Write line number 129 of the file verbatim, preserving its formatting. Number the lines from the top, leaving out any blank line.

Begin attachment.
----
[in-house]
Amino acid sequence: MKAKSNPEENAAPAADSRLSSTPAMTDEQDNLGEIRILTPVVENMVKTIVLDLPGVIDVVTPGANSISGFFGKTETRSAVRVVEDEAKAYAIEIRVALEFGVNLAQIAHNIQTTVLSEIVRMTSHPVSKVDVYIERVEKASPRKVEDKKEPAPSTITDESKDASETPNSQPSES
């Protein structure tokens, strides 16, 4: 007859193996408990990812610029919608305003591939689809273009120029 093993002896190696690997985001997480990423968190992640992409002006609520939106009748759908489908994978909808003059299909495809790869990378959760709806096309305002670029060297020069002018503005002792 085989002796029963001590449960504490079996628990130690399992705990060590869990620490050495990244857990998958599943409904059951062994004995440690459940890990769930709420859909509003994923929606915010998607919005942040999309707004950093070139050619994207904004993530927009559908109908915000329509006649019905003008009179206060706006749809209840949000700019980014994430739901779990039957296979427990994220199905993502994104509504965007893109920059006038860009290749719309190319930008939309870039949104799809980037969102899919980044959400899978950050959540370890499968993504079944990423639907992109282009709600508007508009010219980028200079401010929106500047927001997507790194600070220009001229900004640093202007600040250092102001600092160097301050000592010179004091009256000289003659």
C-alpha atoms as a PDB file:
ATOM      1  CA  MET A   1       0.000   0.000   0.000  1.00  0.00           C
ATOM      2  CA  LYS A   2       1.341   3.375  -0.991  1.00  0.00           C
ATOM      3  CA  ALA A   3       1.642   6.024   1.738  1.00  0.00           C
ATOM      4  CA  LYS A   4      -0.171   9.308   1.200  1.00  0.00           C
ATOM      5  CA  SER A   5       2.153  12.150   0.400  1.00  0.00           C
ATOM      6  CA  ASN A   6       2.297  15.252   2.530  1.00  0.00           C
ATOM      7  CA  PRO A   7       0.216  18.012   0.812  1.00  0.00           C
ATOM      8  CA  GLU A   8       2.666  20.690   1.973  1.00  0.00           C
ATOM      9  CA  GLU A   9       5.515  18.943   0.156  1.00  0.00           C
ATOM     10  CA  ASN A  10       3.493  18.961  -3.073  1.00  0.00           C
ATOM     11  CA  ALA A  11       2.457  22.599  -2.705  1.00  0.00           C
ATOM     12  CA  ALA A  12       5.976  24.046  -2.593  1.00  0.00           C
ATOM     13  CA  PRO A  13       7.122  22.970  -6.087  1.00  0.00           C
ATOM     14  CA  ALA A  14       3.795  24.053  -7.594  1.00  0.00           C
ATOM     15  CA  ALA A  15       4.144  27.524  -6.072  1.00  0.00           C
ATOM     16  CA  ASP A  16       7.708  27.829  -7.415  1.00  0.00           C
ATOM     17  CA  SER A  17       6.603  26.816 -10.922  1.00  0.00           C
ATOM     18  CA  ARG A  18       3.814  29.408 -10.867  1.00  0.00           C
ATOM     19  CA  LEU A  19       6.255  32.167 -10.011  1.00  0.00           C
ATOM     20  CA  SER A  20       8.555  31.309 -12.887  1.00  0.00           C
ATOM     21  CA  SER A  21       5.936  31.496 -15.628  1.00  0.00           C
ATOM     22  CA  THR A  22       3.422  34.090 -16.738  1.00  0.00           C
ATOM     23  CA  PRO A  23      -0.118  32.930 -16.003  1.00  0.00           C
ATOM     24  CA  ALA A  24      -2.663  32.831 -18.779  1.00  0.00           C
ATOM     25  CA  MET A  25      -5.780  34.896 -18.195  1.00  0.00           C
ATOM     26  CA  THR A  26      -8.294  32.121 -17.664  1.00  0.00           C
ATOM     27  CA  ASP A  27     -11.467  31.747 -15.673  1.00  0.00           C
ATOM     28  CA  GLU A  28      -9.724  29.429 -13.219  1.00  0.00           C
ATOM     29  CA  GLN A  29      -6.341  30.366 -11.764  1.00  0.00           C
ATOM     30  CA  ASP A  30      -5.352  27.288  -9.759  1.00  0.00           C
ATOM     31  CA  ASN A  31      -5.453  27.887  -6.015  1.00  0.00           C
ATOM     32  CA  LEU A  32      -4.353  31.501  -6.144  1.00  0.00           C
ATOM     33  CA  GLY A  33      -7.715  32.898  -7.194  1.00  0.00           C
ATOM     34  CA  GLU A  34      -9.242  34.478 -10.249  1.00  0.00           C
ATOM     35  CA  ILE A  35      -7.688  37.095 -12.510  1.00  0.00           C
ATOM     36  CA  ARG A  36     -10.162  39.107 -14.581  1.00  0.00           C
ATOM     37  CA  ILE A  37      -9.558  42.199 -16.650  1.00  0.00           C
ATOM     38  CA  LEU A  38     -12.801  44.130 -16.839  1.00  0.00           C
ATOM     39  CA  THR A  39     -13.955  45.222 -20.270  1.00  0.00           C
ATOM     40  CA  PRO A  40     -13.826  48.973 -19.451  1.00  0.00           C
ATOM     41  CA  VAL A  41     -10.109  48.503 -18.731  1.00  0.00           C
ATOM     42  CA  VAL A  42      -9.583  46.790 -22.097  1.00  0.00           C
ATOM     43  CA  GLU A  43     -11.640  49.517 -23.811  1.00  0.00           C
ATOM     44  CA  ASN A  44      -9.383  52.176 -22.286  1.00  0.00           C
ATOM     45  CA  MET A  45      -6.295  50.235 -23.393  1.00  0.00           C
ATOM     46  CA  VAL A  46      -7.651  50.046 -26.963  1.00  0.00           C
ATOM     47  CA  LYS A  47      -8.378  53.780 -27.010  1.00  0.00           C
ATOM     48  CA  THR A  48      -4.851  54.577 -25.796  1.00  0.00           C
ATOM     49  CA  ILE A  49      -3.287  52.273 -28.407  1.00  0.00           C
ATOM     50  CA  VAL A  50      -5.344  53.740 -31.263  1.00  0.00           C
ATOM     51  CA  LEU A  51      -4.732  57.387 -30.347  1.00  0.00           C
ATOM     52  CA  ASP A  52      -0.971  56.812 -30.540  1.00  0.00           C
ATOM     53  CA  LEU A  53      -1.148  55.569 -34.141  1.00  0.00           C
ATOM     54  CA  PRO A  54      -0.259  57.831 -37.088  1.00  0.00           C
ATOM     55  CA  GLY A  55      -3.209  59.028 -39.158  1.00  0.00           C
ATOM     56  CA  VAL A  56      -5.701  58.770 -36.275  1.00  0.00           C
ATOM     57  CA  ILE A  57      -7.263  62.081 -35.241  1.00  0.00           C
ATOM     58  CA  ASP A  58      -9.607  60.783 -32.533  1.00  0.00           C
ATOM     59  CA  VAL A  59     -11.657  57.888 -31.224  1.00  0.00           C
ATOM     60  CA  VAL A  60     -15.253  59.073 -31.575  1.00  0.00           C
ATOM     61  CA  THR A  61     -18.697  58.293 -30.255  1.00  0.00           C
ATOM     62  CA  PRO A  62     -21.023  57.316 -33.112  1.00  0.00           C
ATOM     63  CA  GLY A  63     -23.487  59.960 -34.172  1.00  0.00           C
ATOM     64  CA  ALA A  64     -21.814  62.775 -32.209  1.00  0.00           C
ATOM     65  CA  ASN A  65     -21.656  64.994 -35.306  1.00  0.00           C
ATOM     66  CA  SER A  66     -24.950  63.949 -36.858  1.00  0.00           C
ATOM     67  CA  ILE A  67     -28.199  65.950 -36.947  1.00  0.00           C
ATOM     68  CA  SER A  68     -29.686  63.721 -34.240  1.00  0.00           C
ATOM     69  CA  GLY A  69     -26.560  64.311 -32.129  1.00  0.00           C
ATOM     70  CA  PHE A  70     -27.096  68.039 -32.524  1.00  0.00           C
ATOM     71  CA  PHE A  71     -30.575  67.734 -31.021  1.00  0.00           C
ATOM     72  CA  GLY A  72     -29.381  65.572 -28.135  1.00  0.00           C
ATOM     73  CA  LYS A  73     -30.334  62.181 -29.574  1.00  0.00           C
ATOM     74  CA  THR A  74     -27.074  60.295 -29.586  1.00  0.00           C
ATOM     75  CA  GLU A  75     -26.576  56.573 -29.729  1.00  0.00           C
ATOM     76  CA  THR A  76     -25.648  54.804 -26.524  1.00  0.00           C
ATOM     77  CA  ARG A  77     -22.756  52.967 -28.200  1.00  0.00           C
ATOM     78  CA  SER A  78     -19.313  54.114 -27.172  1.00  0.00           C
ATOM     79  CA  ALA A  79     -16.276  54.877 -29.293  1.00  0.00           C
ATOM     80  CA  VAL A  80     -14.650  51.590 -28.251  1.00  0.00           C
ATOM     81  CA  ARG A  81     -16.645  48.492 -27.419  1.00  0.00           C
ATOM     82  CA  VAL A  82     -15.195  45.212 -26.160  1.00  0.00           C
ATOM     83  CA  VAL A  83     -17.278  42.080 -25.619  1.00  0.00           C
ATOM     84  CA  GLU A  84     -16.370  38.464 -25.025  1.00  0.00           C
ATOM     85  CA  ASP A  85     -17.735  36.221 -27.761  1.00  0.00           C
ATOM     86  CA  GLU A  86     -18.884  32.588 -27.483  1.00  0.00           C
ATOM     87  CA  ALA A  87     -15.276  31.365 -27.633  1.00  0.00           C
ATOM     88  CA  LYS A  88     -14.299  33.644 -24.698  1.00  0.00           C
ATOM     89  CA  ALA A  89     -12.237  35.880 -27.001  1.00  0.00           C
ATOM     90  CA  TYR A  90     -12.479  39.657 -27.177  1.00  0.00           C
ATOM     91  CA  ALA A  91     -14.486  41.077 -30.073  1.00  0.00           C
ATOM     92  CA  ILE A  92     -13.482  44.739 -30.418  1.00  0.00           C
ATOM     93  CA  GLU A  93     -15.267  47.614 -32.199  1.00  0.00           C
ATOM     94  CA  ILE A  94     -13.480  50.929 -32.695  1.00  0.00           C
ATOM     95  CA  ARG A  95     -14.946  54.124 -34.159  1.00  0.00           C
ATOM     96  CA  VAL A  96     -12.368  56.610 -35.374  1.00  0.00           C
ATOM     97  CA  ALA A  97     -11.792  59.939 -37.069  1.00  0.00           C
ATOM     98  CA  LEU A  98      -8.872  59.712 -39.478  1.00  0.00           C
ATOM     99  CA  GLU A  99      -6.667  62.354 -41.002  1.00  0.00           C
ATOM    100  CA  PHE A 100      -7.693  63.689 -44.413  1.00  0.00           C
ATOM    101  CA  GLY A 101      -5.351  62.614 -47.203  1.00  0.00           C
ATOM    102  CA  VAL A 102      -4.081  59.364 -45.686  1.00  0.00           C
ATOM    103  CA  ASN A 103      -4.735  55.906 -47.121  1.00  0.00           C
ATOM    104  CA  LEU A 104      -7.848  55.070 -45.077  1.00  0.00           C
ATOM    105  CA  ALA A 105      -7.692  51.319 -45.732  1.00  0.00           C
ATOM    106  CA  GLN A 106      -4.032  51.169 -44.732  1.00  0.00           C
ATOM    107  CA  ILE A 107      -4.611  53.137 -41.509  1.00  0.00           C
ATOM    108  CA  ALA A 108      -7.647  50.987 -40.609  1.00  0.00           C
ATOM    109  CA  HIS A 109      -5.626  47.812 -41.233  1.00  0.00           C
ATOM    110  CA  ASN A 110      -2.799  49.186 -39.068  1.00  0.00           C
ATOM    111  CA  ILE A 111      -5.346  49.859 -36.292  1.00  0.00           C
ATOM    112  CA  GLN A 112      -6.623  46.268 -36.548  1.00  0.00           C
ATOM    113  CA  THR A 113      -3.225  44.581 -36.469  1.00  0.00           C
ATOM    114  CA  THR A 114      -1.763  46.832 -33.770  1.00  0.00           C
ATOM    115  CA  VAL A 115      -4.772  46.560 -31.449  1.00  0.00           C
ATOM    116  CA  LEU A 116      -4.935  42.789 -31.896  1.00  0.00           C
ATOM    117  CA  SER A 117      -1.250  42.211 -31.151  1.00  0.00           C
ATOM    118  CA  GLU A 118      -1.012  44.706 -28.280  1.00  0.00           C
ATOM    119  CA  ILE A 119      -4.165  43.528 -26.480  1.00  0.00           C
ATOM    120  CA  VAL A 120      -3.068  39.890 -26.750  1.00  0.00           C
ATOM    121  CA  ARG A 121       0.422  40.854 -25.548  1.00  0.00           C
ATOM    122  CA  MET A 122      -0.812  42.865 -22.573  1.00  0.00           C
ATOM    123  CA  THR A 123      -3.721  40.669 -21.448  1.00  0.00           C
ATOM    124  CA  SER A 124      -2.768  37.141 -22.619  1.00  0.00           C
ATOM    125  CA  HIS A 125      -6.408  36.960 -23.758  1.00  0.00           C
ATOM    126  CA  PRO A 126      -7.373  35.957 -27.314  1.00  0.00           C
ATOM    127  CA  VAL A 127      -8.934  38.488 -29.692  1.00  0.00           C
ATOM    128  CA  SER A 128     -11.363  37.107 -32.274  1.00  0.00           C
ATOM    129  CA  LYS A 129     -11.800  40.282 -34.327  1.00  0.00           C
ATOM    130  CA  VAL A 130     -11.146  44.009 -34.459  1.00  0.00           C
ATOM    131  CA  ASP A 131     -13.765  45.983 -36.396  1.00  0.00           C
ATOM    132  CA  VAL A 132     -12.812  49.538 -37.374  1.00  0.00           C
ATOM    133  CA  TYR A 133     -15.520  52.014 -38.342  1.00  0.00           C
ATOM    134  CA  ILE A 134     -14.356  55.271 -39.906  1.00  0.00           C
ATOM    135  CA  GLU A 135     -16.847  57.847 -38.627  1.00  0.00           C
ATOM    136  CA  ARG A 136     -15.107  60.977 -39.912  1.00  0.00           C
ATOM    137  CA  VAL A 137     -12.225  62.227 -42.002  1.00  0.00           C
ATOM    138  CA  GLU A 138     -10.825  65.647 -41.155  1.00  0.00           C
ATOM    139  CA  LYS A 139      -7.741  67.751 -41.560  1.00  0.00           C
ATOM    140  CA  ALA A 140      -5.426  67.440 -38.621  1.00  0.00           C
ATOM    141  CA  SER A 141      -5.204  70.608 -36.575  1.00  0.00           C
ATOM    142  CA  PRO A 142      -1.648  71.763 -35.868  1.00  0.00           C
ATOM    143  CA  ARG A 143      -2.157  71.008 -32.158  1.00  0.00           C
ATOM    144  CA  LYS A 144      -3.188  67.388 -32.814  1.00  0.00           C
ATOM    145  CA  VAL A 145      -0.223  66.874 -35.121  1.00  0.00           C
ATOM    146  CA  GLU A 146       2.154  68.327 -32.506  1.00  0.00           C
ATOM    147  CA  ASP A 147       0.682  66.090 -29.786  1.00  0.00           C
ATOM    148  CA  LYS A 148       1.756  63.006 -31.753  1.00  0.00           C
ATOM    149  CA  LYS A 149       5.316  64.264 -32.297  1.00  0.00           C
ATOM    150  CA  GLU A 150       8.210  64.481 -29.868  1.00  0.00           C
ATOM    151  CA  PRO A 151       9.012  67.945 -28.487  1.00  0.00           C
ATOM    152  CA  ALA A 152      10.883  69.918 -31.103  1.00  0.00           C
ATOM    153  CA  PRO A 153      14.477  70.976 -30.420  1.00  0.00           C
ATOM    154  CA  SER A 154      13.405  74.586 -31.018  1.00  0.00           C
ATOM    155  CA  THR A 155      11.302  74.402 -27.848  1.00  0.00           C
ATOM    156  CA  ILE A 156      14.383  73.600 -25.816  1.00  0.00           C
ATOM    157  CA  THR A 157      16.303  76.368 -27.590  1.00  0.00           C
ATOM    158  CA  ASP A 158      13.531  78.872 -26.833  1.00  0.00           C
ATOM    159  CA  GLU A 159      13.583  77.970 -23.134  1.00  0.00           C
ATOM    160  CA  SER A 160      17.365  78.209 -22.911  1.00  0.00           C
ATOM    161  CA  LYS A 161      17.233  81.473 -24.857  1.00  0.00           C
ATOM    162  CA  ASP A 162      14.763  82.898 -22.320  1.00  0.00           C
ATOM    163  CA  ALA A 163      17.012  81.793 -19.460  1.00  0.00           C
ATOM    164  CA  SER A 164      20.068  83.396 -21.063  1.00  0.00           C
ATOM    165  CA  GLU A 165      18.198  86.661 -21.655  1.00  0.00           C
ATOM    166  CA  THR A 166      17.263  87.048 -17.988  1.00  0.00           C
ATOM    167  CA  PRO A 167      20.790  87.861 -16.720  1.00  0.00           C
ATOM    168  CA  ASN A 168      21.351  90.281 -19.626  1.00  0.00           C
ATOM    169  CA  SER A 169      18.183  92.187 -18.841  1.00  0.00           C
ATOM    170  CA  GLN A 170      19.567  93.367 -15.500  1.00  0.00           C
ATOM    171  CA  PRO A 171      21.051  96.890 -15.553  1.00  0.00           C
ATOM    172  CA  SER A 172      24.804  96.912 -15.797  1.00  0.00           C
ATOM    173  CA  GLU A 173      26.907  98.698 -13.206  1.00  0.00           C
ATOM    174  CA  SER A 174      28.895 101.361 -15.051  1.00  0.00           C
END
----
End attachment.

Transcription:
ATOM    125  CA  HIS A 125      -6.408  36.960 -23.758  1.00  0.00           C